I disagreed with my professor's views at the time, but I have begun to see his point.



posted on Aug, 26 2010 @ 08:47 PM
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reply to post by whatukno
 


I'd like to point out that your labeling of a political viewpoint as a "pathology," is one of the oldest tricks in the book. No, I'm not offended, merely disappointed. My argument about "constant warfare" requiring armies, which are the instruments of "states" must have scored points you weren't willing to concede. And you think an armchair diagnosis of someone you haven't the foggiest clue about is somehow a rebuttal. FAIL.



posted on Aug, 26 2010 @ 09:00 PM
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reply to post by joechip
 


In the early part of the dark ages those "armies" consisted of peasants and people who were starving and had no alternative.

Most of the raids that occurred during the early part of the dark ages were done by people who either raided or died.

Today, the anarchist is a mentality, it's a pathology because there is no reason for it. These kids are either rebelling against their parents, are trust fund babies that are just bored, or have another untreated serious mental illness like schizophrenia.



posted on Aug, 26 2010 @ 09:24 PM
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Originally posted by whatukno
reply to post by joechip
 


Today, the anarchist is a mentality, it's a pathology because there is no reason for it. These kids are either rebelling against their parents, are trust fund babies that are just bored, or have another untreated serious mental illness like schizophrenia.



You assert this. Perhaps you don't understand, or don't want to understand the "reason" for it. I believe the modern anarchist is giving voice to a basic human drive, the desire to live in a state of freedom. I also believe that this being our natural state for the overwhelming majority of our time on earth, the anarchist is in a way a throwback. The stresses of the modern world may indeed be too much for him, but in my view, he expresses this in a much more direct and honest way that the typical modes of coping. Modern man is, by and large, a neurotic, conflicted mess. And he doesn't usually know why, or even have the time to contemplate it. The anarchist, however, usually does understand the systems of control that have undermined his basic natural state. And he rebells. Often with no real hope of changing anything, but nonetheless his drive is expressed rather than subverted and sublimated as is the norm for the rest of the sheeple. That seems psychologically healthy to me. I mean, really, how many anarchists do you know personally, anyway? I doubt you know enough to reasonably assert anything at all about their mental health.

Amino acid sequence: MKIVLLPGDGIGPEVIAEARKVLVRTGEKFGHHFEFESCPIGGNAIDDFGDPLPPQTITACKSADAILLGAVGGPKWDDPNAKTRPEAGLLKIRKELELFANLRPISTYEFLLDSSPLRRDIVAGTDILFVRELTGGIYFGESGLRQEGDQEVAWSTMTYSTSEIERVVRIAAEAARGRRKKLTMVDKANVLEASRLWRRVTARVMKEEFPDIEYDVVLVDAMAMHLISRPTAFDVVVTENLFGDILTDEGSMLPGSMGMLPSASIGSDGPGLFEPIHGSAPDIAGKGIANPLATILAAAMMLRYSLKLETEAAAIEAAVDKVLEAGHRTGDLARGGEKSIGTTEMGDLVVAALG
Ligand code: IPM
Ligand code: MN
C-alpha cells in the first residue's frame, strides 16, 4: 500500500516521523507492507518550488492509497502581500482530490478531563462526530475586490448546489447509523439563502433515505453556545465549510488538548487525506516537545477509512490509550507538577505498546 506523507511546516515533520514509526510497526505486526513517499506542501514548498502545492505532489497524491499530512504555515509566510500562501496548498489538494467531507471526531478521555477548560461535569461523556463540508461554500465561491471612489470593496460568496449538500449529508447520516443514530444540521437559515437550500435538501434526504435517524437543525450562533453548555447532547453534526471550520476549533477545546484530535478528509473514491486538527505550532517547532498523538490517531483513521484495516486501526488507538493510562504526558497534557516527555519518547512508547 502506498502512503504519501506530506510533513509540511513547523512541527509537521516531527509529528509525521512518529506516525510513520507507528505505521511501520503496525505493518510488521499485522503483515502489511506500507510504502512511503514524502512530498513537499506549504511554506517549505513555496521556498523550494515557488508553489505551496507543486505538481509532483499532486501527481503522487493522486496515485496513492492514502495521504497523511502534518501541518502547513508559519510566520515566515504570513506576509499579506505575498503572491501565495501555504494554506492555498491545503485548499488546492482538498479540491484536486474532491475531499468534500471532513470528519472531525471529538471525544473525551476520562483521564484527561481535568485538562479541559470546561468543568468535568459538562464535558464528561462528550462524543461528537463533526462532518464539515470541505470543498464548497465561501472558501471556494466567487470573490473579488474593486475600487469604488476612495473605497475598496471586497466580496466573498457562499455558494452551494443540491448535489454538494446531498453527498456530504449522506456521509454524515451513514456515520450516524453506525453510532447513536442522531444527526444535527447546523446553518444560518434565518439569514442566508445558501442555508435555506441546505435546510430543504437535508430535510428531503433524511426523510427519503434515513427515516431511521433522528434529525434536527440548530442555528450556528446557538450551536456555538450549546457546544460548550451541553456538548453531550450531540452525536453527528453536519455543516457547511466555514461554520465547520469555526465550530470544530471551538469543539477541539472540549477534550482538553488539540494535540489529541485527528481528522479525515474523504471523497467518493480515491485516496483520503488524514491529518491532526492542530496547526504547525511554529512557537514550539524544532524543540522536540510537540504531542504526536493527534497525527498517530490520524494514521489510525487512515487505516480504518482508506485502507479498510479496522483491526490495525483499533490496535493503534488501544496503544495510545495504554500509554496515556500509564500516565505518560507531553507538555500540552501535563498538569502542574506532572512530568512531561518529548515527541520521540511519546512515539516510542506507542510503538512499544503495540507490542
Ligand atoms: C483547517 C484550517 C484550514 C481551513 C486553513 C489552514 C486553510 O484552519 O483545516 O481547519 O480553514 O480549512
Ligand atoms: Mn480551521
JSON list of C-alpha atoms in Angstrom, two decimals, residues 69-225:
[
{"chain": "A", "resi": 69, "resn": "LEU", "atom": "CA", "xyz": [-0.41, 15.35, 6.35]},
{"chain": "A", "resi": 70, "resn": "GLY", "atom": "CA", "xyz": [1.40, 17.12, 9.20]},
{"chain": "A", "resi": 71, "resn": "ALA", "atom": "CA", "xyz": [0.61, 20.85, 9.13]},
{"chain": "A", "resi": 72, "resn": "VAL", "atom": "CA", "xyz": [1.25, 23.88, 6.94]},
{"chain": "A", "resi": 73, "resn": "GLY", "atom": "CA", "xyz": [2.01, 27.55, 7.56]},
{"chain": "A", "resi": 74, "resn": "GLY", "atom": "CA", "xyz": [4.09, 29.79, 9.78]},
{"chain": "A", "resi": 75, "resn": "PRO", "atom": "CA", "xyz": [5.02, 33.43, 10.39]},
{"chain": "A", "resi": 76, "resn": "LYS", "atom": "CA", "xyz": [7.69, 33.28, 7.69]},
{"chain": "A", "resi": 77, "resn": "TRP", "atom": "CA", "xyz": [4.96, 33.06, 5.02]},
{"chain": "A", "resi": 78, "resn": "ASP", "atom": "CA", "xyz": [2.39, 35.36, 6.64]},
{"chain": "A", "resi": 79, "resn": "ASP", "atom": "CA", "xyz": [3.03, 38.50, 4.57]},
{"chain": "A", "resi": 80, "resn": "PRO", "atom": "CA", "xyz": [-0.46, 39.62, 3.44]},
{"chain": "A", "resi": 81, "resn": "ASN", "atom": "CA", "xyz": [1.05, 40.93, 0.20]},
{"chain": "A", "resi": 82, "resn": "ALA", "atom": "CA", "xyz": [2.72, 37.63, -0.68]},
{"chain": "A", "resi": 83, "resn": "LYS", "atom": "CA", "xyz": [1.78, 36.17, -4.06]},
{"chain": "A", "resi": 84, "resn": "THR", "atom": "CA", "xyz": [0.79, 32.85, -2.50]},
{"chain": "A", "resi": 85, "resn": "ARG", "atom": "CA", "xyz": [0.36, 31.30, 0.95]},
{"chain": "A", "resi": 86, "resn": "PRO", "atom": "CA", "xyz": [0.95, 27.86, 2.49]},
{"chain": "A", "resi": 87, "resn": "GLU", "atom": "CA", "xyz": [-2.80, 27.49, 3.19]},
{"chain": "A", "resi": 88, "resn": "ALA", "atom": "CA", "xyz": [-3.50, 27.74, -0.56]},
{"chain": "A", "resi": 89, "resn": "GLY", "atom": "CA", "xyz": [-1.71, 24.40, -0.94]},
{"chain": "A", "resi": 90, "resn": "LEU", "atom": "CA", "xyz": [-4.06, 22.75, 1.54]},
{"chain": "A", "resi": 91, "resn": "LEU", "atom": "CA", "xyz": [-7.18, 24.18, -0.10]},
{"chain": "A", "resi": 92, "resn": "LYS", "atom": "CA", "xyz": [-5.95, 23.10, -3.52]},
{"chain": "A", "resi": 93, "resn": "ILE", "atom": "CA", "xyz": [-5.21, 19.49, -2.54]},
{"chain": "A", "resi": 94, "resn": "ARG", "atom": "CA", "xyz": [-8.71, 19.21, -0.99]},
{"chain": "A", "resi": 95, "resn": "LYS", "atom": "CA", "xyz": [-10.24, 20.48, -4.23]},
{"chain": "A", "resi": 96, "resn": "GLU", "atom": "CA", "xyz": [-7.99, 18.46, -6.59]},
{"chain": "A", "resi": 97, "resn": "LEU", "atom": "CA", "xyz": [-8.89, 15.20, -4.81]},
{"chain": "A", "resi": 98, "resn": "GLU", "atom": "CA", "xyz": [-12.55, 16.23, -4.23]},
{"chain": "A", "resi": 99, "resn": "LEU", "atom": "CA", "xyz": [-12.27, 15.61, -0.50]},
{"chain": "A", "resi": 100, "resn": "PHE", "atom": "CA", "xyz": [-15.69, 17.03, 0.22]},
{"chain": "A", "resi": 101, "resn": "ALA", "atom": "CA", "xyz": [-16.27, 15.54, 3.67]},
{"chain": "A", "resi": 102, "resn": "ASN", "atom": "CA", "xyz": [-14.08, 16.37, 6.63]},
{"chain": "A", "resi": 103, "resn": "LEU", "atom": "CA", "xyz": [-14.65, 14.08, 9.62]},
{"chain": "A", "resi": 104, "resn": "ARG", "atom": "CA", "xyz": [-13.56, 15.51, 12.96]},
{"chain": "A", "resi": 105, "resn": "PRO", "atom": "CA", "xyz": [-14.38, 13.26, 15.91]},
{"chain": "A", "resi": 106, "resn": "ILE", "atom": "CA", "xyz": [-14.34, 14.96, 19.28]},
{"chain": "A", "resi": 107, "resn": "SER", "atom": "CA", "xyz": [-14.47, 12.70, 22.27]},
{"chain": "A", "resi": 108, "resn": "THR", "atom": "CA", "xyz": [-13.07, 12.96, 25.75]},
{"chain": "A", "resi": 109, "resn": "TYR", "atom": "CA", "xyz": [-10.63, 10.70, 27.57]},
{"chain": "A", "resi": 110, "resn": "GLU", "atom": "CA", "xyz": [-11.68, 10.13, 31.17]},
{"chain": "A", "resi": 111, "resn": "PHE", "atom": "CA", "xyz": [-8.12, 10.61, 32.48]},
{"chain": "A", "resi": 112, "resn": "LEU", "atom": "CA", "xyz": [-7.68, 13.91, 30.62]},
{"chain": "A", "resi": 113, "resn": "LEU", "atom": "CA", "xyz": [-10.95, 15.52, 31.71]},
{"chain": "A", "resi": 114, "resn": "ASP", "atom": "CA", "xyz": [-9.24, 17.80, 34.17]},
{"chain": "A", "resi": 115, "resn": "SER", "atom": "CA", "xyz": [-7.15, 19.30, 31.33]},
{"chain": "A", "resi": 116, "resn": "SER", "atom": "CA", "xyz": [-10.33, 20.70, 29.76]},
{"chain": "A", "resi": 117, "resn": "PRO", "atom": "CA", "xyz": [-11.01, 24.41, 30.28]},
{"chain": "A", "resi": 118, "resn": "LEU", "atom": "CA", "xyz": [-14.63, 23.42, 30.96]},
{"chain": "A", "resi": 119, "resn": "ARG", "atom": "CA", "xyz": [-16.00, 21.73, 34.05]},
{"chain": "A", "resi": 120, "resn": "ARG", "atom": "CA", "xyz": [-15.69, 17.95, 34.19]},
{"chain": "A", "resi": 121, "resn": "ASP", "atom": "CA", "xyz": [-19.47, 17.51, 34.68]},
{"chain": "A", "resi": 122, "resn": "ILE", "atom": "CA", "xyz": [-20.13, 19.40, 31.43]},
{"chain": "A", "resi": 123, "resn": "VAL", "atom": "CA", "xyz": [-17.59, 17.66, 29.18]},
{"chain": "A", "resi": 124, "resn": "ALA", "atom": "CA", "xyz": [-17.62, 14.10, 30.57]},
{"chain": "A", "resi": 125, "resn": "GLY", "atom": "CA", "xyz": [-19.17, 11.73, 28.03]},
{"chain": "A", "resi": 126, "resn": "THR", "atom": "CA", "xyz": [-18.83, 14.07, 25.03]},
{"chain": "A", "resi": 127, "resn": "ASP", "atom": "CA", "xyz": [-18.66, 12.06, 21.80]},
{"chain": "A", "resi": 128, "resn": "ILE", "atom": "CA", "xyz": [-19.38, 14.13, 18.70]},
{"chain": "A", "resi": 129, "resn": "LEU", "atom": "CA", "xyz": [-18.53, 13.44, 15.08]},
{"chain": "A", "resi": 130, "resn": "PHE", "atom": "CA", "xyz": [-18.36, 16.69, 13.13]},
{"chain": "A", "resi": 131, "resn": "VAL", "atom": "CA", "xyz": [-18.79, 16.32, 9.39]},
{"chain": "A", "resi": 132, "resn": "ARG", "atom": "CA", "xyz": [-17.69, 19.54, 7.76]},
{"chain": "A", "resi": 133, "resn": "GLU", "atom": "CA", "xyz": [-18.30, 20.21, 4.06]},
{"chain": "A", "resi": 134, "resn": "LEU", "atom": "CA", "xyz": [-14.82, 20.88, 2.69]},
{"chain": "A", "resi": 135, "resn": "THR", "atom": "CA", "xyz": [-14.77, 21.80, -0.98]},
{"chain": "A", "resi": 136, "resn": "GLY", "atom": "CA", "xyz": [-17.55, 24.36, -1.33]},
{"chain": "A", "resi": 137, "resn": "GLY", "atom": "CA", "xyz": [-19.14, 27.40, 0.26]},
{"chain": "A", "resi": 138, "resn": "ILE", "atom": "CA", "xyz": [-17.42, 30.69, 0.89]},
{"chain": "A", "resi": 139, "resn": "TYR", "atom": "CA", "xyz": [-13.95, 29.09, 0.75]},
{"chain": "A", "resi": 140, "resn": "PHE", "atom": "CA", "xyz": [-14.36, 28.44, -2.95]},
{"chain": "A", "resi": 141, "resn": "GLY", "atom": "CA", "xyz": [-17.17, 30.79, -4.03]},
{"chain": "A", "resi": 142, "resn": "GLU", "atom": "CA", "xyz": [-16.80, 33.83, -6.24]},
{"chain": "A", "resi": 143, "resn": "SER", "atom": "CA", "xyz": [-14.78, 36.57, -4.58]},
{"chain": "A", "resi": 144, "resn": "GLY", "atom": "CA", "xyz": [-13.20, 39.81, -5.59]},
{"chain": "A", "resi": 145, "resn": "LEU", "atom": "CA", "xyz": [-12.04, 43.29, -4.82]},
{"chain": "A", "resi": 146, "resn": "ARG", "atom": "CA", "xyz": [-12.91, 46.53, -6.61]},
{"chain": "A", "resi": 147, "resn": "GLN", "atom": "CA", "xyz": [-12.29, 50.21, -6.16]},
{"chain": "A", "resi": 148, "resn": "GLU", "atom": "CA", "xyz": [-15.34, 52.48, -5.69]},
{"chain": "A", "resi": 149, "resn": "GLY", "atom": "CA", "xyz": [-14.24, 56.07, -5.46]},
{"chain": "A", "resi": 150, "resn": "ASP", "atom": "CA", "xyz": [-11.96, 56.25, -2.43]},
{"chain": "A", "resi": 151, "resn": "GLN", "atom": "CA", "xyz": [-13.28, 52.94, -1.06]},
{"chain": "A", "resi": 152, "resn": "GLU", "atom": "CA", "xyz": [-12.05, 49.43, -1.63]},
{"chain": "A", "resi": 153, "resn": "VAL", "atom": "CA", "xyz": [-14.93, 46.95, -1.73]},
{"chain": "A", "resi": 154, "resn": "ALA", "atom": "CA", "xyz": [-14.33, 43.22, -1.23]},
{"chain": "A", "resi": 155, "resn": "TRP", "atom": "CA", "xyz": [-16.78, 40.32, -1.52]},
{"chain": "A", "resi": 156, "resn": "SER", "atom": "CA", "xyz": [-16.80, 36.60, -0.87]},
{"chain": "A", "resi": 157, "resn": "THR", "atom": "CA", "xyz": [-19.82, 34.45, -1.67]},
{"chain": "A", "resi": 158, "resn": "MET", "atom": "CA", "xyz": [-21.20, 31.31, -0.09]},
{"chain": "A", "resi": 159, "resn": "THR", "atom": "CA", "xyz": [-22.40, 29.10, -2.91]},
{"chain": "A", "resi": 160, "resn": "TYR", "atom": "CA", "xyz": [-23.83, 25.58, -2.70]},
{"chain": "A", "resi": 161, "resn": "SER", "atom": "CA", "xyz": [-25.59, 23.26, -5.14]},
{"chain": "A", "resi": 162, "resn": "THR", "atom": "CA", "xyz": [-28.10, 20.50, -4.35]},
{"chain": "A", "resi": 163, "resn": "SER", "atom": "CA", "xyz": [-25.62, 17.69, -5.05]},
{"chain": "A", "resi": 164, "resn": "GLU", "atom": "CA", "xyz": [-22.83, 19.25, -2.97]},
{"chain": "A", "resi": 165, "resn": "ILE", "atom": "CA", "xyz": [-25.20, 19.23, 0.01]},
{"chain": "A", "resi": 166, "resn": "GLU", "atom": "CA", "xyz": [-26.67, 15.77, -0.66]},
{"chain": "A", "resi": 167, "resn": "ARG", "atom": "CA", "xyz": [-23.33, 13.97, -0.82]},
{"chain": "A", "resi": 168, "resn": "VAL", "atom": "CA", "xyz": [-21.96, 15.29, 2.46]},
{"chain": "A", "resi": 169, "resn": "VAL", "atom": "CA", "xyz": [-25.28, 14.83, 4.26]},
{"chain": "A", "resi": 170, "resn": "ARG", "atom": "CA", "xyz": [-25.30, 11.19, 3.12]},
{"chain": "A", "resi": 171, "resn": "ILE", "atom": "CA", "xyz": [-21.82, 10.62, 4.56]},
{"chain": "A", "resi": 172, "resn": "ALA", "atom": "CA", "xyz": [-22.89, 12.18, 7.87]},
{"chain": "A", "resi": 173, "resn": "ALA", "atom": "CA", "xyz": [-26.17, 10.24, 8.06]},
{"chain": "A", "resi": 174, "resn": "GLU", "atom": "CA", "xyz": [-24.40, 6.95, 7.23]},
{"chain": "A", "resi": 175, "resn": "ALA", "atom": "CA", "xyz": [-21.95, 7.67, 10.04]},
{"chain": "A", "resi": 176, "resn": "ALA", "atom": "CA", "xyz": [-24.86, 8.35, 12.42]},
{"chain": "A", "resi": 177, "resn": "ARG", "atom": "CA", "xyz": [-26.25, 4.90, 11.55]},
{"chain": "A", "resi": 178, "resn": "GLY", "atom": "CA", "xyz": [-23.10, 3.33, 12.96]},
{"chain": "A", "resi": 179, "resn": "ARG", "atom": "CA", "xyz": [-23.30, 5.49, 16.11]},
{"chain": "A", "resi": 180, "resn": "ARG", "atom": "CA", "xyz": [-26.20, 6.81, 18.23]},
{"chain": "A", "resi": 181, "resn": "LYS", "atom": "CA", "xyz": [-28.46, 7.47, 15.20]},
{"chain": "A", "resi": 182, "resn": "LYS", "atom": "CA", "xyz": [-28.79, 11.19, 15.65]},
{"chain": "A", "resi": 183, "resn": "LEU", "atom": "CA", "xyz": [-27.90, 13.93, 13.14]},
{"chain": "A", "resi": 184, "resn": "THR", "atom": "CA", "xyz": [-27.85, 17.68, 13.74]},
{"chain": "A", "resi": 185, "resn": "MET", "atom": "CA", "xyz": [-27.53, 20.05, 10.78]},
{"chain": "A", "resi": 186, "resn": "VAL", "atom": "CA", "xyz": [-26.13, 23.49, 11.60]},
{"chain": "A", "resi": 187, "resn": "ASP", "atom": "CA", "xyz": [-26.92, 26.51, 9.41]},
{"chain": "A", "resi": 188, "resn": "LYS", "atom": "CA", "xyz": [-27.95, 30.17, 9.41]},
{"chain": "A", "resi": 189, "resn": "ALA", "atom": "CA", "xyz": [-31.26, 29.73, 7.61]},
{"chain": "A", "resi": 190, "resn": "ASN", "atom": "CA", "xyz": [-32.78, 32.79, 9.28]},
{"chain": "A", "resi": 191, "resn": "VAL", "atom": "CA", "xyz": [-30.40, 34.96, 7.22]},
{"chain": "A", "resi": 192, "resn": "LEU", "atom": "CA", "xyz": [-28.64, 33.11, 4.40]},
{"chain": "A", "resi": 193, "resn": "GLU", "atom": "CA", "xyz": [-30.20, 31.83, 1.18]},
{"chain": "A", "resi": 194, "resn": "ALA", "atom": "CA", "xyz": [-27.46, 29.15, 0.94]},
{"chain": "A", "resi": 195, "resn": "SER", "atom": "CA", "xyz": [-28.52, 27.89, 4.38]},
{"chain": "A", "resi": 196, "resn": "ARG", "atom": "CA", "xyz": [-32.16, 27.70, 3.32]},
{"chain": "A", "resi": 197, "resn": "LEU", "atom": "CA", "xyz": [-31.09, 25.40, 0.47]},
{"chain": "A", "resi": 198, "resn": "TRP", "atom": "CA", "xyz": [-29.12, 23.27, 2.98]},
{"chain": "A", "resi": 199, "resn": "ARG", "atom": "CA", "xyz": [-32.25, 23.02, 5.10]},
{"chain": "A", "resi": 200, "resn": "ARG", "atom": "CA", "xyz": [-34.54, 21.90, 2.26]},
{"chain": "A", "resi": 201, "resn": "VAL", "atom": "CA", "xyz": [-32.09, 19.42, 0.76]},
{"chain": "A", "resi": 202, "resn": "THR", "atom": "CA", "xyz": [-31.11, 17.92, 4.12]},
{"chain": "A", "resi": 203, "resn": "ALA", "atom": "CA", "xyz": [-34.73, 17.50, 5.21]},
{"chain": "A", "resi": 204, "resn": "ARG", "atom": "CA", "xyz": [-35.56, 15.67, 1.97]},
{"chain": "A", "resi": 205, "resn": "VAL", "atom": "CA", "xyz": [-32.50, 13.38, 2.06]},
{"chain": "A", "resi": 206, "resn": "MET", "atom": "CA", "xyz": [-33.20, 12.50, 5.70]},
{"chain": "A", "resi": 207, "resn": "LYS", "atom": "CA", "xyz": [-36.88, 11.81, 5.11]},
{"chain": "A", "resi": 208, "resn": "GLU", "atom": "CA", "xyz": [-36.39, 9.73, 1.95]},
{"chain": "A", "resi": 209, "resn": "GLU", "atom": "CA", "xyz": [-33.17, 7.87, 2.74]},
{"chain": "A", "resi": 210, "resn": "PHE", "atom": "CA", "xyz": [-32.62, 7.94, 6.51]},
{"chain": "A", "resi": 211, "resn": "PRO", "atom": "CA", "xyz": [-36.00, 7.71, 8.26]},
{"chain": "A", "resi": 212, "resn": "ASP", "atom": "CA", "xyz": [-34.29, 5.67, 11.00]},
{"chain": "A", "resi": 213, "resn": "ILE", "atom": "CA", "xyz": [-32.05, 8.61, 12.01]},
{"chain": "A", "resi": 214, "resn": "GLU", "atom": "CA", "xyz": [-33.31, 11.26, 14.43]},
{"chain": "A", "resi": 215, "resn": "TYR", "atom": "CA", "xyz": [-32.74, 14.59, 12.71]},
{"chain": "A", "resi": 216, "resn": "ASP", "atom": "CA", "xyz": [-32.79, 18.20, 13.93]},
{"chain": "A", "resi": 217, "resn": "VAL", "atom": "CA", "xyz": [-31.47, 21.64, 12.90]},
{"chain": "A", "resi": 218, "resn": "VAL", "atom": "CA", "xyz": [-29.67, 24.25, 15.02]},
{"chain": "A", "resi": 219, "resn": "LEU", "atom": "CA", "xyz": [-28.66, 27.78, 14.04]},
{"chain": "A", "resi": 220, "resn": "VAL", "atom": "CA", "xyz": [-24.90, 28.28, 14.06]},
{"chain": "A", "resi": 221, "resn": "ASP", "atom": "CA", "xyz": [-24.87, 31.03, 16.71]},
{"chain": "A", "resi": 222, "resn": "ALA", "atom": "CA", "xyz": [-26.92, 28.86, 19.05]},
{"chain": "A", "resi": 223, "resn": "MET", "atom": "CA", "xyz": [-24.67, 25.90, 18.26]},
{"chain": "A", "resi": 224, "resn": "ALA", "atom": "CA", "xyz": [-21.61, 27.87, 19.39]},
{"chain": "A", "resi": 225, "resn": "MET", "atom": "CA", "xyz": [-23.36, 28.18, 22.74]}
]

edit for grammar
edit to add:
Civilization was the direct result of the advent of agriculture, not the result of a desire for safety, etc. as you claim.
[edit on 26-8-2010 by joechip]

[edit on 26-8-2010 by joechip]



posted on Aug, 27 2010 @ 12:44 AM
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Originally posted by whatukno
reply to post by NoHierarchy
 


We can also look at history as a guide to what Anarchy brings.

BTW there is no such thing as functional anarchy, that's an oxymoron.

Look at what happened after the Visigoths sacked Rome on Tuesday August 24th 410 AD. It was not a pleasant millennium.

It's an interesting documentary, I hope you watch it. This is what happens when society falls into Anarchy.

So here we are exactly 1600 years later to the day, (yesterday in fact) that the Roman Empire fell, talking about another group who wants the same thing. I wonder, will history repeat itself?

[edit on 8/25/2010 by whatukno]


I actually have seen this, somewhat recently too.


There is a such thing as functional anarchy... humans lived it for over 90% of our history. We live it every day when we act/interact without hierarchies/authorities. Anarchy is NOT necessarily the absence of order, in fact most Anarchists WANT order, but what Anarchy disposes of is hierarchy, top-down authority, and in most cases property ownership/money.

The Visigoths, as far as I know, were not Anarchists. They existed in a society and a time WELL after the rise of civilization and the conquest/colonization/conversion of most of Europe to hierarchical/agricultural/imperialistic societies. Visigoth society was not an Anarchist society. A better example would be the Spanish Revolution and to an extent the Spanish Commune...

en.wikipedia.org...

flag.blackened.net...

en.wikipedia.org...

anarchism.pageabode.com...



posted on Aug, 27 2010 @ 12:48 AM
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Originally posted by whatukno
reply to post by joechip
 


In the early part of the dark ages those "armies" consisted of peasants and people who were starving and had no alternative.

Most of the raids that occurred during the early part of the dark ages were done by people who either raided or died.

Today, the anarchist is a mentality, it's a pathology because there is no reason for it. These kids are either rebelling against their parents, are trust fund babies that are just bored, or have another untreated serious mental illness like schizophrenia.